Engineering Safe Shear Motions for the Development of EGS Reservoirs
[Strasbourg Univertsity, France]
The classical application of hydraulic fracturing for the stimulation of oil and gas reservoirs implies the injection of proppant (generally sand) in the hydraulic fracture. The objective is to maintain the hydraulic conductivity of the fracture at a satisfactory value when the in situ fluid pressure drops back to production levels. But the use of proppant in high temperature geothermal reservoirs (larger than 150°C) is limited by chemical interactions between the sand and the geothermal fluids as well as by the thermal stability of the viscous fluids required for injecting the proppant. Shear dilatancy has been proposed as an alternative to hydraulic fracturing. The objective is to build up progressively the pore pressure in the rock mass so as to decrease the effective normal stress supported by critically preexisting fractures. The lower the effective normal stress for which shear motion occurs, the larger the dilatancy associated with shear (Barton et al., 1985), and therefore the larger the permanent increase in hydraulic conductivity of the fracture at the end of stimulation. This concept has been tested in the mid-eighties, in particular at the granite test site of Le Mayet de Montagne ( France) in a 250m to 840 depth range. Results demonstrated the efficiency of the technique but outlined the role of the minimum principal stress magnitude as a limiting factor for the efficiency of the technique. Based on these results, two EGS reservoirs have been developed at the European Geothermal site at Soultz-sous-forêts, the first one at depths ranging from 2800 m to 3600 m, the second one at depths ranging from 4500 m to 5000 m. For both reservoirs it was possible, by increasing progressively the formation pressure, to create fresh shear zones that revealed to constitute key features for the development of these reservoirs. But shear simulations generate micro seismic events, the magnitude of which may not be compatible with the surface use of land. Interestingly, results from Soultz outline the existence of large scale non-seismic shear motions and the presentation will discuss real time monitoring techniques for keeping non seismic the induced shear motions.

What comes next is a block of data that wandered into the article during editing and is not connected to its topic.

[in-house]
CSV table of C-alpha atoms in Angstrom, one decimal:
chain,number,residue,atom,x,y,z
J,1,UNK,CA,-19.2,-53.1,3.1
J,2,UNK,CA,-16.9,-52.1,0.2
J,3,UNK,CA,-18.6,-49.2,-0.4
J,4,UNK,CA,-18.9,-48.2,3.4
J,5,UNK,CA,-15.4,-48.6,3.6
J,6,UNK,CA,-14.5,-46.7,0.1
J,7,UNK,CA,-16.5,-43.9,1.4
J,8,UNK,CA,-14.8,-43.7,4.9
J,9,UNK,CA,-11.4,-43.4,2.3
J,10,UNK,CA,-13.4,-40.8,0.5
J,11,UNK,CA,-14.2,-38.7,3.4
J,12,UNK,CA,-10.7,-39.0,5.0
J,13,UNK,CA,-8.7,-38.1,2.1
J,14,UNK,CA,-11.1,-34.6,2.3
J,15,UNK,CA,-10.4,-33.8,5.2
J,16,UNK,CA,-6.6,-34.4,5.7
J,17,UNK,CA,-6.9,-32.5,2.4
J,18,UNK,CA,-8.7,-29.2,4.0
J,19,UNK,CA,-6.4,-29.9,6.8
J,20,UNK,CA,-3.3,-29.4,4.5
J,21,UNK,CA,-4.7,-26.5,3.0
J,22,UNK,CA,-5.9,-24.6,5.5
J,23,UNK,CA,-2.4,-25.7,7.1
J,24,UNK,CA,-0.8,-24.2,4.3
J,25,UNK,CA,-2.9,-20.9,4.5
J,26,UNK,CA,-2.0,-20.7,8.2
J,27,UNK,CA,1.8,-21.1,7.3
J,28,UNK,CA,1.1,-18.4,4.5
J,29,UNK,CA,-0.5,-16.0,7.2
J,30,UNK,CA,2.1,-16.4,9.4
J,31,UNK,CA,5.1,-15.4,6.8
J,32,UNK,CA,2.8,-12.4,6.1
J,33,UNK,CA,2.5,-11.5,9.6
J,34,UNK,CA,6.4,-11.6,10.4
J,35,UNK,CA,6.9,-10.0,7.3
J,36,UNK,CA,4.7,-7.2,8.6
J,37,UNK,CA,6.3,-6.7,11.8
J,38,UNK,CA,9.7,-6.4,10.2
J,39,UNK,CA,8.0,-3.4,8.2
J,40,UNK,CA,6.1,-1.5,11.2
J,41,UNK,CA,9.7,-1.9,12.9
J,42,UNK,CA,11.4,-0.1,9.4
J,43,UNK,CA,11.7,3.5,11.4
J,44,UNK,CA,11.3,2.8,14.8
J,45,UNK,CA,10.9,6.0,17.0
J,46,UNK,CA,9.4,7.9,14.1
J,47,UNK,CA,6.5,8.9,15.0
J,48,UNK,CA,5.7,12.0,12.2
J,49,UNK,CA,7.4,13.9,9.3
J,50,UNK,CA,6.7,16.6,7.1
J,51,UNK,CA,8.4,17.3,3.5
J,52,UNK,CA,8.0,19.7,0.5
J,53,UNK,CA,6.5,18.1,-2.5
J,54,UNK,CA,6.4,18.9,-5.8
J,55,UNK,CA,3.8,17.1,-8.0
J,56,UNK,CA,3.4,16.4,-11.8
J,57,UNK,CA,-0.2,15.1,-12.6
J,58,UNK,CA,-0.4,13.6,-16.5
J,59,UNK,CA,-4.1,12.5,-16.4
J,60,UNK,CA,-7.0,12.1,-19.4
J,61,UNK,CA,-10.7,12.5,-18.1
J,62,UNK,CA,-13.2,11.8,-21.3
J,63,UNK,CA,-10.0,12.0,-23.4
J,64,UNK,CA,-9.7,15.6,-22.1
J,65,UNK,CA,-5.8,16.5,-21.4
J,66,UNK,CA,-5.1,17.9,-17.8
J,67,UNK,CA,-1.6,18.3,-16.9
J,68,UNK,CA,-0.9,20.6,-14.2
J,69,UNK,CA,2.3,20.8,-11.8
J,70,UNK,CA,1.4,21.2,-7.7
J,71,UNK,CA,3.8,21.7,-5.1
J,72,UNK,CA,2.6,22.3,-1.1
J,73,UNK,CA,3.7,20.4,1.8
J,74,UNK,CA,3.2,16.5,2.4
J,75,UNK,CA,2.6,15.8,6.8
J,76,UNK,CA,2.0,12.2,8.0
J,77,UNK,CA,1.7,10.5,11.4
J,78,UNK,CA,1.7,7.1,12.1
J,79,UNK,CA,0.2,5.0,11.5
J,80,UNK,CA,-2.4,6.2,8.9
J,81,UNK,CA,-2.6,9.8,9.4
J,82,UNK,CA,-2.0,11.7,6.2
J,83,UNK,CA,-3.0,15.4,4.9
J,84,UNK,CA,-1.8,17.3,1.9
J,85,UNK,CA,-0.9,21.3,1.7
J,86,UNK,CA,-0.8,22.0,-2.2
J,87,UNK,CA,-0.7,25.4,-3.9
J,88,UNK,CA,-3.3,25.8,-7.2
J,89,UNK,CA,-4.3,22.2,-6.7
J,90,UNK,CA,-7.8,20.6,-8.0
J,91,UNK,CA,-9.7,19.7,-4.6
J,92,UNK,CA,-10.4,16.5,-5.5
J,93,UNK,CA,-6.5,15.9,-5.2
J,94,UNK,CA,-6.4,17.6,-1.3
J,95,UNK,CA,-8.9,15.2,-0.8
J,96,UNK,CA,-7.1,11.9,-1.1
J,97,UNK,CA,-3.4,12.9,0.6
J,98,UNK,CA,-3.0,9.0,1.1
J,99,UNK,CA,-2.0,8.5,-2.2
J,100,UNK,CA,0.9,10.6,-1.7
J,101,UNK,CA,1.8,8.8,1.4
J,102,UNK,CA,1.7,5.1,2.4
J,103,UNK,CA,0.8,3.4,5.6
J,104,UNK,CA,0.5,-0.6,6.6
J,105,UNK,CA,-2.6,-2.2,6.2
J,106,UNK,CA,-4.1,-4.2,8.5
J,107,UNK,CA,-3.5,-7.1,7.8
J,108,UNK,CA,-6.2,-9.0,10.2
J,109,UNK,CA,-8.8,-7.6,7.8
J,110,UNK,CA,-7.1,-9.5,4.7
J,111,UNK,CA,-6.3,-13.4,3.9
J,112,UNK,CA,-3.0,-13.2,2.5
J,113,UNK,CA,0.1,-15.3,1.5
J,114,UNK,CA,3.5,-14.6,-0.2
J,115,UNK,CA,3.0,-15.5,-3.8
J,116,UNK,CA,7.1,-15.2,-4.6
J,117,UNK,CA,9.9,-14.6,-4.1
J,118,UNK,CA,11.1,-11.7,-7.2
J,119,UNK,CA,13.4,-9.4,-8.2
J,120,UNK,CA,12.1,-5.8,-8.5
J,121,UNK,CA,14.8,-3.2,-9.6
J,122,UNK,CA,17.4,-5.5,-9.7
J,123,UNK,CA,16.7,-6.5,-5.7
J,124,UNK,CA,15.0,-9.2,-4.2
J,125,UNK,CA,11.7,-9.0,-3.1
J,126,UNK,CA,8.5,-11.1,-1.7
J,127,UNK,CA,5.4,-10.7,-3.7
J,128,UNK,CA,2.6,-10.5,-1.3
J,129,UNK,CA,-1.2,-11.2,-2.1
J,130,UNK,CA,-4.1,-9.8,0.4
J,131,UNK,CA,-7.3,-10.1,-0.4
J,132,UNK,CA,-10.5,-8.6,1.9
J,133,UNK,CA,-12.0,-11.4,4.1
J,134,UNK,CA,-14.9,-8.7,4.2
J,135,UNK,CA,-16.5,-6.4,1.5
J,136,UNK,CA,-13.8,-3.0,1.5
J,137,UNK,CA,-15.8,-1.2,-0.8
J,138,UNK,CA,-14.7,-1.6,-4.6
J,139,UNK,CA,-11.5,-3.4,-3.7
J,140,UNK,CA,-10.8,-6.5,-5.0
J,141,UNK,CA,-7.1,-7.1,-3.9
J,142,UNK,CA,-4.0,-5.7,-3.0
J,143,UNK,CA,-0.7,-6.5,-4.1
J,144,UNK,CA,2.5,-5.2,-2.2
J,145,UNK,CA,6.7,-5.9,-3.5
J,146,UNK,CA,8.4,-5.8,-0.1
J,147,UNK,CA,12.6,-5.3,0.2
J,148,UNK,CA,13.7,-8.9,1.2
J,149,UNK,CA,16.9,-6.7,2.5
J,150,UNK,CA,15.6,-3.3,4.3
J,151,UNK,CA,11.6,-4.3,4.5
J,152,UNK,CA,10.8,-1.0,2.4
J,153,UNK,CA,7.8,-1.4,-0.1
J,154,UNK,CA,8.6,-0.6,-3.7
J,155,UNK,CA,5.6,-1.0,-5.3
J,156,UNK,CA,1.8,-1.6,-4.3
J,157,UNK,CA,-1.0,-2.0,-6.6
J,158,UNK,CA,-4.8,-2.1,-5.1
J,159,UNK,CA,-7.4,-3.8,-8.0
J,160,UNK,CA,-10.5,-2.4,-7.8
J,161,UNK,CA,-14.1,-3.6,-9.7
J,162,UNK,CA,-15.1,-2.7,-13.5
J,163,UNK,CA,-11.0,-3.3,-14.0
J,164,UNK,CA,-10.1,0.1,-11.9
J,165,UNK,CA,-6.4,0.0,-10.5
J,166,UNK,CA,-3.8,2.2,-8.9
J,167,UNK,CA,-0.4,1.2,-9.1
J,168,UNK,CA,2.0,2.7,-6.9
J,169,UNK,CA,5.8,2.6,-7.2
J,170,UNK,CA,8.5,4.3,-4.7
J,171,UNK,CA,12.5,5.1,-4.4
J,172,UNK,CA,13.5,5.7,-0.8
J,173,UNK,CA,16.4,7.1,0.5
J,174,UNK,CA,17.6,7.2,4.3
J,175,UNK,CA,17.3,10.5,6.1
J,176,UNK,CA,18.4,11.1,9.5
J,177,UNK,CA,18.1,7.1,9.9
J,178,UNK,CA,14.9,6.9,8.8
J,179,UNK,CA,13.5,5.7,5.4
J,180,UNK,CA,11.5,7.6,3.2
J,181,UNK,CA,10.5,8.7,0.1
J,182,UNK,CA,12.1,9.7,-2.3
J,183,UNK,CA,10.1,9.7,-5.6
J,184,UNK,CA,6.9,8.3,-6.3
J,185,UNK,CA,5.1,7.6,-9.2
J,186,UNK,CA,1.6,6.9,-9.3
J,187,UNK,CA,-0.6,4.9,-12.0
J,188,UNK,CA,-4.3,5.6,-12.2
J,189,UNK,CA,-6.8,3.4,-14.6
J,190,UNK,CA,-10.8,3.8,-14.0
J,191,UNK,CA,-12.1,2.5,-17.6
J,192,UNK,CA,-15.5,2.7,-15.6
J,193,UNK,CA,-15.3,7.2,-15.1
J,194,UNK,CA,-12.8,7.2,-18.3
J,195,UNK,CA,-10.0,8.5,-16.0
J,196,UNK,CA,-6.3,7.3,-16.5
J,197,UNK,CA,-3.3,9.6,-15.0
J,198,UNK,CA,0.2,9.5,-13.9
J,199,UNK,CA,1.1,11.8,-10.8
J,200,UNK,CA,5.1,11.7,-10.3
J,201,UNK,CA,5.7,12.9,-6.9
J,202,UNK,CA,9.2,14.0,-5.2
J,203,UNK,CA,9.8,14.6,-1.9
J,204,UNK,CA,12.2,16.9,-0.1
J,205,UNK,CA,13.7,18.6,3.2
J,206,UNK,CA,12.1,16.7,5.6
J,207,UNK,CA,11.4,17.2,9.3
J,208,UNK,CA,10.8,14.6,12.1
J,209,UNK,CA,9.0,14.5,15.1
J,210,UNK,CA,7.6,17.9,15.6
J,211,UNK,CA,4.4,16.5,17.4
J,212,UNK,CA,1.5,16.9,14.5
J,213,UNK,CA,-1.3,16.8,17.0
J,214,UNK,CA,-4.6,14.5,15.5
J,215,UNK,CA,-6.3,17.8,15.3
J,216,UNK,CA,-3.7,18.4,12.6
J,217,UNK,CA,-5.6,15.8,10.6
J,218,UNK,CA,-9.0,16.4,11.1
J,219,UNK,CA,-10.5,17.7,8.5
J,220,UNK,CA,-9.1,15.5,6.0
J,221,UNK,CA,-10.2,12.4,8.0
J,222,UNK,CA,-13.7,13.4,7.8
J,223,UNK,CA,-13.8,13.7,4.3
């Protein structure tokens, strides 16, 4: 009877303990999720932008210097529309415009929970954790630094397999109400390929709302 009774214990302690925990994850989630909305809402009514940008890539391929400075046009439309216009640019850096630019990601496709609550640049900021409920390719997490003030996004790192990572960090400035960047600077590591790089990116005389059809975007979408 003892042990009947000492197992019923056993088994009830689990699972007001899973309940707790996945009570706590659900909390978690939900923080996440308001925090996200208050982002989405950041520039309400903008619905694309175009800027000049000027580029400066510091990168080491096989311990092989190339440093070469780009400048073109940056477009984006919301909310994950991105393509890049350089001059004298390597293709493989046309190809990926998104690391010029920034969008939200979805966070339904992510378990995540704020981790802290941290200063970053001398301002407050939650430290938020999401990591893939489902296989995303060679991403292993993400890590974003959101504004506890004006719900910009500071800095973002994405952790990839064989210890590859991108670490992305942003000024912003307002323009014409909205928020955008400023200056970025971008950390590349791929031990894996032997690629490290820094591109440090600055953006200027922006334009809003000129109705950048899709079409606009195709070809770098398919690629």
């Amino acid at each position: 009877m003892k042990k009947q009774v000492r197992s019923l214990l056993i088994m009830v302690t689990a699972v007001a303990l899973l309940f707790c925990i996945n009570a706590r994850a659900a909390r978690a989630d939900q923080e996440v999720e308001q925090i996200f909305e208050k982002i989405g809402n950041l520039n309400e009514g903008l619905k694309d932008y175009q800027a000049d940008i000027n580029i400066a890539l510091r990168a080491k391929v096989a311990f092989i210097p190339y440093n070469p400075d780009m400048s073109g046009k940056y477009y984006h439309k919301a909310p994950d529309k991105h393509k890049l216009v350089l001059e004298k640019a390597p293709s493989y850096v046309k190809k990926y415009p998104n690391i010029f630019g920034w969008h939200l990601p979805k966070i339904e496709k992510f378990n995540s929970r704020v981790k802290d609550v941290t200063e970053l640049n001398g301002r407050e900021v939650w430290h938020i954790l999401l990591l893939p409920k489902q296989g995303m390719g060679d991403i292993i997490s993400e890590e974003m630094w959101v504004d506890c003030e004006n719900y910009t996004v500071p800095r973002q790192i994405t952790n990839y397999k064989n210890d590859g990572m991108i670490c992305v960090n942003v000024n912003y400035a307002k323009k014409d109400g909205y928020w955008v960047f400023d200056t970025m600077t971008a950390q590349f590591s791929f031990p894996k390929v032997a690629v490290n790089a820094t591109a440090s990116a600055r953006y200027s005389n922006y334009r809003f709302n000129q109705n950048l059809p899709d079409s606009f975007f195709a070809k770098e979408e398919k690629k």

|        Topic: EGS - Enhanced Geothermal Systems||Paper Number: 31006|